Liminal Leadership

The case for spiritual work in leadership

“Somewhere between right and wrong, there is a place. I will meet you there”

You’ve heard it, right? Or maybe you’ve felt it.

There’s some version of the lament “I’m not sure what’s happening to the world” being repeated in my circle of friends and family. I am hearing it more in a professional context as well.

I’m grappling with this, wondering if it’s the curse of each generation to think that everything is going to hell, and nothing has ever been as bad as it is now.

I am sure our forebears said the same thing in 1939 at the outbreak of World War II, and certainly they must have been in disbelief after the horrors of the concentration camps were revealed. As a child of the 1970s and 80s I remember the sense of existential threat “The Bomb” generated, the tension of the Cold War was ever-present.
Perhaps there’s a simple truth in Charles Dickens’ opening lines in a Tale of Two Cities, “It was the best of times, it was the worst of times”.

Whatever our perspective, it is hard not to see the evidence of rapid change, and even decline, in some parts of our world.

We have emerged from a pandemic where we were quite literally confronted with death on a huge scale. While we have mostly brushed ourselves off and returned to “normal”, there are some lasting effects. We’ve been left with questions about the nature of work, our understanding of wellbeing, the role of the state in our lives and how authority should be exercised.

Added to this is the frightening pace at which AI is developing, leading us to question what it means to be human, alive and agentic. Much of what we call “friendship” takes place virtually, with the average person using social media for 2 hours and 20 minutes per day.

Schools are the places where much of this is playing out. It’s natural that we are asking questions about what our learners need, yet we have to be honest and say that we are sometimes stranded between two worlds: the world our students (and young staff members) inhabit, and the reality of the industrial schooling model. To be clear, I’m not demonizing one or the other, each has limitations as well as gifts. Many lives have been changed by the system we have right now, and will continue to be so. And of course, many will continue to “not fit” in our current model, with consequences that should be considered unacceptable in a society as wealthy as ours.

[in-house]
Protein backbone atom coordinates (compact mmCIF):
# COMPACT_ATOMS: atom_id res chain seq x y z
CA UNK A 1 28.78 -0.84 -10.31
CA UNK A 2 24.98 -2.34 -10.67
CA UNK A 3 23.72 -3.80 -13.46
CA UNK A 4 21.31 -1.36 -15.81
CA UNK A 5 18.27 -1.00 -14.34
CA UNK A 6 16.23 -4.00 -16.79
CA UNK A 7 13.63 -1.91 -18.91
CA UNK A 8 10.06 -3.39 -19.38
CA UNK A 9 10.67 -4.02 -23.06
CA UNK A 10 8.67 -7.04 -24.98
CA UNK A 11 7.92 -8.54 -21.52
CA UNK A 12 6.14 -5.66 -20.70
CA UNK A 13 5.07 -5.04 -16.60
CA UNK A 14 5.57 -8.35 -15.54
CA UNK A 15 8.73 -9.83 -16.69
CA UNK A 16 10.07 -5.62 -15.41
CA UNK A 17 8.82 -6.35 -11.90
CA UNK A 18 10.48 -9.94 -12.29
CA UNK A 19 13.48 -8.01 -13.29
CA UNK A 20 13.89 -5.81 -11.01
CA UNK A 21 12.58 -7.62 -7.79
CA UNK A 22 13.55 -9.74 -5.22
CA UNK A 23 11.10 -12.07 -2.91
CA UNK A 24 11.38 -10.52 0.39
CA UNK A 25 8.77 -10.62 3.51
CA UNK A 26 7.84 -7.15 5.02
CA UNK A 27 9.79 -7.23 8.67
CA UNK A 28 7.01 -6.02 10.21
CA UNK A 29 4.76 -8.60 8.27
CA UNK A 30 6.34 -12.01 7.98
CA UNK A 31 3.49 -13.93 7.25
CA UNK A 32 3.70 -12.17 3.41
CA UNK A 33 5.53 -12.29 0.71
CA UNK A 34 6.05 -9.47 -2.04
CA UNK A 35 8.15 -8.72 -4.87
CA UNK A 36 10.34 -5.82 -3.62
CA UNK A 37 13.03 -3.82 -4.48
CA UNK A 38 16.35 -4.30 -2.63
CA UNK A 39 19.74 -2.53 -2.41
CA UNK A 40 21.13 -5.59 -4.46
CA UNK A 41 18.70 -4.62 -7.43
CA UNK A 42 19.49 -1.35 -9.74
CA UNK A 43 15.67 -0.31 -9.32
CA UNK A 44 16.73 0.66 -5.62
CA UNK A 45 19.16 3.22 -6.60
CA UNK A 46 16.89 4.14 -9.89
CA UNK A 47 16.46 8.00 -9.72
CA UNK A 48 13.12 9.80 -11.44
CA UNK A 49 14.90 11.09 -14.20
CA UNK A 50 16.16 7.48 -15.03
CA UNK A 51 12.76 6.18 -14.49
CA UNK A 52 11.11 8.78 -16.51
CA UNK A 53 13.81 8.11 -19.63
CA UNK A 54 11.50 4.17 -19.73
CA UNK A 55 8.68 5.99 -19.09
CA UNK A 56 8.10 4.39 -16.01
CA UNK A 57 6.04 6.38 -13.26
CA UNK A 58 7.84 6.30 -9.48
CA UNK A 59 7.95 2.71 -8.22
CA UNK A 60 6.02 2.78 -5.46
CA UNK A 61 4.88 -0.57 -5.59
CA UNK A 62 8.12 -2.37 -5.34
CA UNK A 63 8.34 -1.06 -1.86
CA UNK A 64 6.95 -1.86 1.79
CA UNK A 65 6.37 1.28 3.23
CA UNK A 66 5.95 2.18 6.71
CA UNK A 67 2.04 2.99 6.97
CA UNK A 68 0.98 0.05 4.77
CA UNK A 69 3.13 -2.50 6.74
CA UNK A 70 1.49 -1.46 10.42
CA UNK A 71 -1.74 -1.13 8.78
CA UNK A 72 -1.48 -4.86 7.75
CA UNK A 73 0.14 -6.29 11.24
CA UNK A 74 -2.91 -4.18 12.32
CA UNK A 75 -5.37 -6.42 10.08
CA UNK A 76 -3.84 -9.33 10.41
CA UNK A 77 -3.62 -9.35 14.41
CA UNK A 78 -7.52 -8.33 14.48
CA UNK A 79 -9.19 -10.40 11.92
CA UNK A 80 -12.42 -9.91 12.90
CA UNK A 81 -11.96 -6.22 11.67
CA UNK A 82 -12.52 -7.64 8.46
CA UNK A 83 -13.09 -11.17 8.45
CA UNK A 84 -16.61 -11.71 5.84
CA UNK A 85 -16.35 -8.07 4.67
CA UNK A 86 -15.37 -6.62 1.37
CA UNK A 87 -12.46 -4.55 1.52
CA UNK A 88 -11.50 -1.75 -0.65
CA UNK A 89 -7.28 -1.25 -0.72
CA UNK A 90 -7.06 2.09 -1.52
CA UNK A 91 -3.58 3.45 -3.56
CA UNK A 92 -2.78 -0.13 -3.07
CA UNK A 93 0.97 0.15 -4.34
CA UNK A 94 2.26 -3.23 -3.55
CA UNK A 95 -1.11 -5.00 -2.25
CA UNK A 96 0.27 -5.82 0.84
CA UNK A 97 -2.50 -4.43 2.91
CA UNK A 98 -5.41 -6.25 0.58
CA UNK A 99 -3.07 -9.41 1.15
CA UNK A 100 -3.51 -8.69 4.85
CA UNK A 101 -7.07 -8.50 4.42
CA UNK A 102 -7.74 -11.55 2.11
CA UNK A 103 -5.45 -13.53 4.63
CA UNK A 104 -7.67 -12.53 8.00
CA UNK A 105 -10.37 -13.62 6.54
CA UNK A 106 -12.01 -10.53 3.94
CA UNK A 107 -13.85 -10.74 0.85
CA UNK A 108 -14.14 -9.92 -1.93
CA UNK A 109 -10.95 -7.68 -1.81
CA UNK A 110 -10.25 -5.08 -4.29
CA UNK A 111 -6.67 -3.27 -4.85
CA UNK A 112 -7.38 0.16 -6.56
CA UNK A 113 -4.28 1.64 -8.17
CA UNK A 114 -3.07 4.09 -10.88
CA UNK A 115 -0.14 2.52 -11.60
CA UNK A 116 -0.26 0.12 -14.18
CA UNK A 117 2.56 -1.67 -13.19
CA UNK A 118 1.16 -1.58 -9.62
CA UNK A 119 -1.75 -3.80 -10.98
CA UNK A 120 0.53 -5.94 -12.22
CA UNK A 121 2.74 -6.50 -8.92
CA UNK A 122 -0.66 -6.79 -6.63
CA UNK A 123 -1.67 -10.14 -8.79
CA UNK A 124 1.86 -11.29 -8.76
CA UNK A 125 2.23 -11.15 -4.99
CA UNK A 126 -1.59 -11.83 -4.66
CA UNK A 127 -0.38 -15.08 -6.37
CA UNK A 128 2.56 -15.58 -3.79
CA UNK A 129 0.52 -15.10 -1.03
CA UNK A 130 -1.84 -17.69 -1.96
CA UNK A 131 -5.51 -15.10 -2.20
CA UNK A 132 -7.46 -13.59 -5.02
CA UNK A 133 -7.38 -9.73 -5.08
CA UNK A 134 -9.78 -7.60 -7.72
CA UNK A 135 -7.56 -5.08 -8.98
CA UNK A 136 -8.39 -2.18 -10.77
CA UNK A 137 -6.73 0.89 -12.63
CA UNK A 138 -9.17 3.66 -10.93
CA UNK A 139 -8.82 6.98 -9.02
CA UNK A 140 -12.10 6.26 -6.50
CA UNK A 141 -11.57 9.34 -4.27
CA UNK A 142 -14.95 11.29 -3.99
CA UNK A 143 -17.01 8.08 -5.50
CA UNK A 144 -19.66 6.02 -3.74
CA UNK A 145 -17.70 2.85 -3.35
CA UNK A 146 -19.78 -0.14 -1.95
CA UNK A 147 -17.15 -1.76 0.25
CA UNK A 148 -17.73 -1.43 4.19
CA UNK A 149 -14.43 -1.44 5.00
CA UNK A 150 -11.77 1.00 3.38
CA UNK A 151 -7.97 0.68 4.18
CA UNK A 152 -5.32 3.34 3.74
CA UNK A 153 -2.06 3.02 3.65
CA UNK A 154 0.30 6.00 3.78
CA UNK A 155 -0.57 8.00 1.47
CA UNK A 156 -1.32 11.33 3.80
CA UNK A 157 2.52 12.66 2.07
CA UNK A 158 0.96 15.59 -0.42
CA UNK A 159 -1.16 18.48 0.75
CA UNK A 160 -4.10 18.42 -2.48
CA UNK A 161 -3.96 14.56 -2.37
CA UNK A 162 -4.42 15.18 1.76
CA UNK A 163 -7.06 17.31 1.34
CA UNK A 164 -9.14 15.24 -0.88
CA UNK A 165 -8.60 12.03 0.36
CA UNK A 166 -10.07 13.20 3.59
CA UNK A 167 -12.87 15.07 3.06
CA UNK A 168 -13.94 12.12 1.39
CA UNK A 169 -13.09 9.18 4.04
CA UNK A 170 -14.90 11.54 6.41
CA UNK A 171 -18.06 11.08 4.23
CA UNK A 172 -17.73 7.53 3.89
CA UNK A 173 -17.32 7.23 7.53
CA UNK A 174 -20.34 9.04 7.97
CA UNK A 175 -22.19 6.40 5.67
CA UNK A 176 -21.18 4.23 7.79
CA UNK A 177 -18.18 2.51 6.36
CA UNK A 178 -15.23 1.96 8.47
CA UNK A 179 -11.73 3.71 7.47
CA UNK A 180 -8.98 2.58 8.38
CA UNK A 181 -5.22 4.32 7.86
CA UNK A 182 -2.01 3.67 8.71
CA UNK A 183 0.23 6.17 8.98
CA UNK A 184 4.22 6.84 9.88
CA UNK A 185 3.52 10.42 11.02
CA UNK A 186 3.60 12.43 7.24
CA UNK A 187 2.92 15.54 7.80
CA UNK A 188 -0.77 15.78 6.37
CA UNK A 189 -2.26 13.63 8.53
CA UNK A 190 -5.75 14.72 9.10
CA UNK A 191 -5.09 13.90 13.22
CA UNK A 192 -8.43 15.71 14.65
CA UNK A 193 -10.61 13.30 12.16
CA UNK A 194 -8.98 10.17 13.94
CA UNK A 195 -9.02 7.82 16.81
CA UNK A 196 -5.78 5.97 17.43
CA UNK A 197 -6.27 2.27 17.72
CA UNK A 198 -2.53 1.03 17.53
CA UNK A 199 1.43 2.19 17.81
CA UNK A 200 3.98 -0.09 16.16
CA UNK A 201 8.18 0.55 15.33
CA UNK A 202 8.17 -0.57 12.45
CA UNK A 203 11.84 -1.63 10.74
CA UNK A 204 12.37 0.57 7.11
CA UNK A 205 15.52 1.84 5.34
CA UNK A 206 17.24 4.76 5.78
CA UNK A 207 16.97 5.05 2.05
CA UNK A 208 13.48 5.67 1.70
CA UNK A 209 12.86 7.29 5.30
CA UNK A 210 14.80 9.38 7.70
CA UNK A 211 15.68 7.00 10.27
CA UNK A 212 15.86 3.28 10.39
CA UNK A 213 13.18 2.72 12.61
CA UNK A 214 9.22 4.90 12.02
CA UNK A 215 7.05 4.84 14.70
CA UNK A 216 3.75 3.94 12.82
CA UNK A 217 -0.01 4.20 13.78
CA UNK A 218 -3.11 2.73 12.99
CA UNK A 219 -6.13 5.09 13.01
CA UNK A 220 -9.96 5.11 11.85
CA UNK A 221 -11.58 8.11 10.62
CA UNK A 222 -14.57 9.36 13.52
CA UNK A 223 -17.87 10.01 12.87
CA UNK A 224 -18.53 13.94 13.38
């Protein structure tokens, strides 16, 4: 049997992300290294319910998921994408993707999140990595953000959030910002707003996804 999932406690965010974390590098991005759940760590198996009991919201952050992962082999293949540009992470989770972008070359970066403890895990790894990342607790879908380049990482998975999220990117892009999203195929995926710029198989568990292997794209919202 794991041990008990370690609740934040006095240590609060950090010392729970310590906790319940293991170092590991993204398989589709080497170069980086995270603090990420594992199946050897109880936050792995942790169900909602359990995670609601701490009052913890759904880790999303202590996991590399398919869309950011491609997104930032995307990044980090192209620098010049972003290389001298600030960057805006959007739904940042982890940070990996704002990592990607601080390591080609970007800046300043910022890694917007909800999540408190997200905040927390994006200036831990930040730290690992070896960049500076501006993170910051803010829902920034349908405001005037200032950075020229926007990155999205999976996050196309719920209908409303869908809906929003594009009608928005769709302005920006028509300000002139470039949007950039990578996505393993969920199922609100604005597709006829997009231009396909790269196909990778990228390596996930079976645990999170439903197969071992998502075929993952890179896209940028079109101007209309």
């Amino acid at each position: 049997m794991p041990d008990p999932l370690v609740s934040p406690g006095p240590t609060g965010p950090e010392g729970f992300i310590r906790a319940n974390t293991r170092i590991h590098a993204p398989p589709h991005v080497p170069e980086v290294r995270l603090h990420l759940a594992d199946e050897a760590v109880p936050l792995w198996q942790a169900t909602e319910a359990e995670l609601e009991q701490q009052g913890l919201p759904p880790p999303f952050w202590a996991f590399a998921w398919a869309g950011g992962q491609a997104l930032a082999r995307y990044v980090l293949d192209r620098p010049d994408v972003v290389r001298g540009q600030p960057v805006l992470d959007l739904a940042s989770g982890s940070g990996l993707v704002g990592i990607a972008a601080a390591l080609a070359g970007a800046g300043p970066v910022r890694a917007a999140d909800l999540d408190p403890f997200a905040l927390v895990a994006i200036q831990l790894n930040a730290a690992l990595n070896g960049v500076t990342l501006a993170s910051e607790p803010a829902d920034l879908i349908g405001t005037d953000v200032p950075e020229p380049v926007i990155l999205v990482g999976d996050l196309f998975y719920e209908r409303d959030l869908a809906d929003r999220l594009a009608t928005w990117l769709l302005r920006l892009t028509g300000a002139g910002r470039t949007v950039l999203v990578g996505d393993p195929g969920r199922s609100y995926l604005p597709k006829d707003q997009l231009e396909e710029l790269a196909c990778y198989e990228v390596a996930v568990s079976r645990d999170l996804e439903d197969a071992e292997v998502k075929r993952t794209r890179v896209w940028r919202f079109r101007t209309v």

So, what do we do with this knowledge? How do we, as leaders, navigate this present moment? I can only speak for myself as one who leads in a school and a tradition which I find nourishing and challenging at the same time. I can speak as a person who is trying to remain open to new ideas while also respecting the wisdom of previous generations. This space, I learned, was called ‘liminal leadership’.

Liminality is “the simultaneous presence of the changed and the unchanged, the familiar and the unfamiliar”. I came across this conception of leadership at the Sisters of the Good Samaritan Chapter in 2023 and have been ruminating on it since. Liminality emerged in anthropology and was used in that discipline to describe the space between transitions, marked in many cultures with rites of passage. For example, in the transition from childhood to adulthood there is a space between where we exhibit the characteristics of both the child and the adult.

There is also liminality in systems, as presented in the Two Loop theory of change. In this theory, there are old ways and new ways present at the same time; the role of the leader is in the gap. It appears to me that as leaders in education right now, we have to become masters of “minding the gap”. We must have a foot in the old/current system, remaining respectful of its practitioners and alert to its strengths. Yet we must also be open enough to allow a new way of doing things to come to birth.

In a 2019 paper Shaw, Lim and Jeong posited that liminal leadership has four aspects: it takes adaptability to context and place, requires direction to be provided (a vision) and relationships to be built. A fourth dimension was included – liminal leaders must be capable of self-reflexivity. I take this to mean the capacity and willingness to reflect deeply and authentically on one’s attitudes, biases, behaviours and motivations.

This sounds like the place Rumi talks about in “A Great Wagon”. In this poem the “the world is full of ideas” and we must find a space for our souls to rest. He tells us that “people are going back and forth… where the two worlds touch”. This is our leadership space.

This is a space we inhabit everyday as leaders; it is a spiritual space and takes work. Are we prepared for it?